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Jane Lefler
Jane Lefler, Breeder,Behaviorist, formerVet Asst
Category: Dog
Satisfied Customers: 18947
Experience:  Former vol Vet Assistant.Breeder 18+ years Dog trainer / behaviorist
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I have a 14 year old Yorkie who suddenly started limping on

Customer Question

I have a 14 year old Yorkie who suddenly started limping on his left rear leg. I thought he might have twisted it in the car as he is normally attached to one of my other dogs with a coupler lead, so he has not had his usual walk this morning and he is now resting . There does not appear to be any pain attached to this injury. He is a rescue dog and has always had rather a strange gate with both his rear legs.
Submitted: 11 months ago.
Category: Dog
Expert:  Jane Lefler replied 11 months ago.

Hi JaCustomer,

My name is ***** ***** I’ve been involved professionally with dogs in the health and behavioral fields for over 18 years. It will be my pleasure to work with you today.

If he is actually putting some weight on theleg, then it may just be a bruised leg or soft tissue injury like a sprain. For this I would recommend strict cage rest for a few days and then reevaluate the situation. If there is some improvement, you might continue crate rest for a few more days and then progress to leashed walks. A partial tear of an ACL can be reinjured and tear completely with too much exercise, so keeping the dog calm is recommended until your vet can evaluate the injury.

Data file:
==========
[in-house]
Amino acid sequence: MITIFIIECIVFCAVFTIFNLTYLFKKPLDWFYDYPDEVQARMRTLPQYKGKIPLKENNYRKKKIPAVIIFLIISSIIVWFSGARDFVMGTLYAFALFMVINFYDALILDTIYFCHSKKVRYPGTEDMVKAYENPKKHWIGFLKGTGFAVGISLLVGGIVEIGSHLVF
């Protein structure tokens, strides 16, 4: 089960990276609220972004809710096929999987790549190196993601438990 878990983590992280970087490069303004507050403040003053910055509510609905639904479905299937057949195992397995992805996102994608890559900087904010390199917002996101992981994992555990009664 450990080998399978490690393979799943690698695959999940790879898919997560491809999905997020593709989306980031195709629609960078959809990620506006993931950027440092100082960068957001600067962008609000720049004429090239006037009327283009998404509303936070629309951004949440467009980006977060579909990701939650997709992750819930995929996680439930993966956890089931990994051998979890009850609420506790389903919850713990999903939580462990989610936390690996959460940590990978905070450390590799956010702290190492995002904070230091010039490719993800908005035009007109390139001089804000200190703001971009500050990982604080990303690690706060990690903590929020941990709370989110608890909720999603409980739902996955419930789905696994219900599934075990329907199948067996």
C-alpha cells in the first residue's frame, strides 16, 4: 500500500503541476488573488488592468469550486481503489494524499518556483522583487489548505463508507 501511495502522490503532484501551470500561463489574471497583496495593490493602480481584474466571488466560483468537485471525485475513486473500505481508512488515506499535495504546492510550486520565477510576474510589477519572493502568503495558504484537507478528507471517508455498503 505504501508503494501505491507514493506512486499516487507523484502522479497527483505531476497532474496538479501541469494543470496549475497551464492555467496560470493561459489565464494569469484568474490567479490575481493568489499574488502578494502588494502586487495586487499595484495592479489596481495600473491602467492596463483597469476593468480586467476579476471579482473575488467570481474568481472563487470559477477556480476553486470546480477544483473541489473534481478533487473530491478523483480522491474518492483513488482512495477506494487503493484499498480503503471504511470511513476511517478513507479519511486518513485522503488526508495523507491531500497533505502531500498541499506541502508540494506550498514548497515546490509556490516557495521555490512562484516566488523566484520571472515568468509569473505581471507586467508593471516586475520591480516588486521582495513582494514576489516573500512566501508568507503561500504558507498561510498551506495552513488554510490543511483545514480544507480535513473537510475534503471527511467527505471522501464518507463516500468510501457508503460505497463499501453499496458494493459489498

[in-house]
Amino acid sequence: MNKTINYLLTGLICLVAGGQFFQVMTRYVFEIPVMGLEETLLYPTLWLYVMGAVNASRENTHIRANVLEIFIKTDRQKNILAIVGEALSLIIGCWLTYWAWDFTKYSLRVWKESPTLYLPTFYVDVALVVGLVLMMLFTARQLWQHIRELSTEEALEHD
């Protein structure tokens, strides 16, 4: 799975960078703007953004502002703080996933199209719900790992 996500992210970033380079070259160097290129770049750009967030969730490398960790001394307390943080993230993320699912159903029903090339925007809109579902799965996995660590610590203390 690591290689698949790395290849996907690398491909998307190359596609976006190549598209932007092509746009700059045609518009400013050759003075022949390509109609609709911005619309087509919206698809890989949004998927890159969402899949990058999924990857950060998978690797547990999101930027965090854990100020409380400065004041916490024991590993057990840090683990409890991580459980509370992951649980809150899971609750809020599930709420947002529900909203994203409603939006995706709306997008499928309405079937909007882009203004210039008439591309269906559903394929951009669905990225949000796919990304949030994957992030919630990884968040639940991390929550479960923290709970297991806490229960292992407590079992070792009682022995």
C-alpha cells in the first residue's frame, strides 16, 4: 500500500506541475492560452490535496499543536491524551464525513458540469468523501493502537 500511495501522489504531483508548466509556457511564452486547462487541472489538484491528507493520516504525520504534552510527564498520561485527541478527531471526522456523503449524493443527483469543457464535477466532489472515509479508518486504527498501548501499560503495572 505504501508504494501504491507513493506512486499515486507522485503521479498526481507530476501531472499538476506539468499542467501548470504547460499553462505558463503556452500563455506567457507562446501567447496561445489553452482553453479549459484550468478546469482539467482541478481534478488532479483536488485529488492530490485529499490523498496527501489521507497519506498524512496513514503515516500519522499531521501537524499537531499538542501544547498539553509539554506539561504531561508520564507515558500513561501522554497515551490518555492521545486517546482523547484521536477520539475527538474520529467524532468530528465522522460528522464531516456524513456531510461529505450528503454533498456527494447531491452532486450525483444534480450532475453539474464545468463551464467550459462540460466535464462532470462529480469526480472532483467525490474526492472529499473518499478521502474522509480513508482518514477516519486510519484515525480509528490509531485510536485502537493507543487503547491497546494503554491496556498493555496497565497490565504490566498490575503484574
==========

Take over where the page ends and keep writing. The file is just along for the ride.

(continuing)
If he is not putting weight on the leg at all, then the injury is likely to be more serious. Dogs who will not put weight on a leg could have a dislocated hip, or knee injury such as an ACL tear. You can read about dislocated hips here:

http://www.marvistavet.com/html/hip_dislocation.html

And read about ACL injuries here:

http://www.peteducation.com/article.cfm?c=2+2084&aid=474

If he is not putting weight on it, it probably is NOT a pulled muscle. I would have him seen by your vet as soon as possible.. If possible, contain him in a crate until you can get him seen. If it is a dislocated joint it is best addressed as quickly as possible. In addtion, buffered aspirin can be given to a dog with a dosage of up to 5 mg per pound every 12 hours. Keep in mind that a dog's body does not metabolize aspirin in the same way as a human and thus should not be given more than a day or two without contacting your Vet. The aspirin may need to clear your dog’s system before other medications can be given, so keep that in mind if you decide to give aspirin and be sure and tell your vet when your dog is seen. Read side effects and precautions here.
http://www.petplace.com/drug-library/acetylsalicylic-acid-aspirin/page1.aspx

If aspirin is used, your vet may not be able to prescribe other drugs until it clears from your dog's system which can take a week or more. I'd probably hold off on the aspirin if you are going to get your dog in pretty quickly.

In addition, you might want to get a doggie seat belt for your little guy to help avoid injuries while riding in the car. They are pretty effective.

I hope this information is helpful to you. If you would like any additional information or have more questions please don’t hesitate to press the reply to expert or continue conversation button so I can address any issues you still have . If you do find this helpful, please take this opportunity to rate my answer so I am compensated for my time.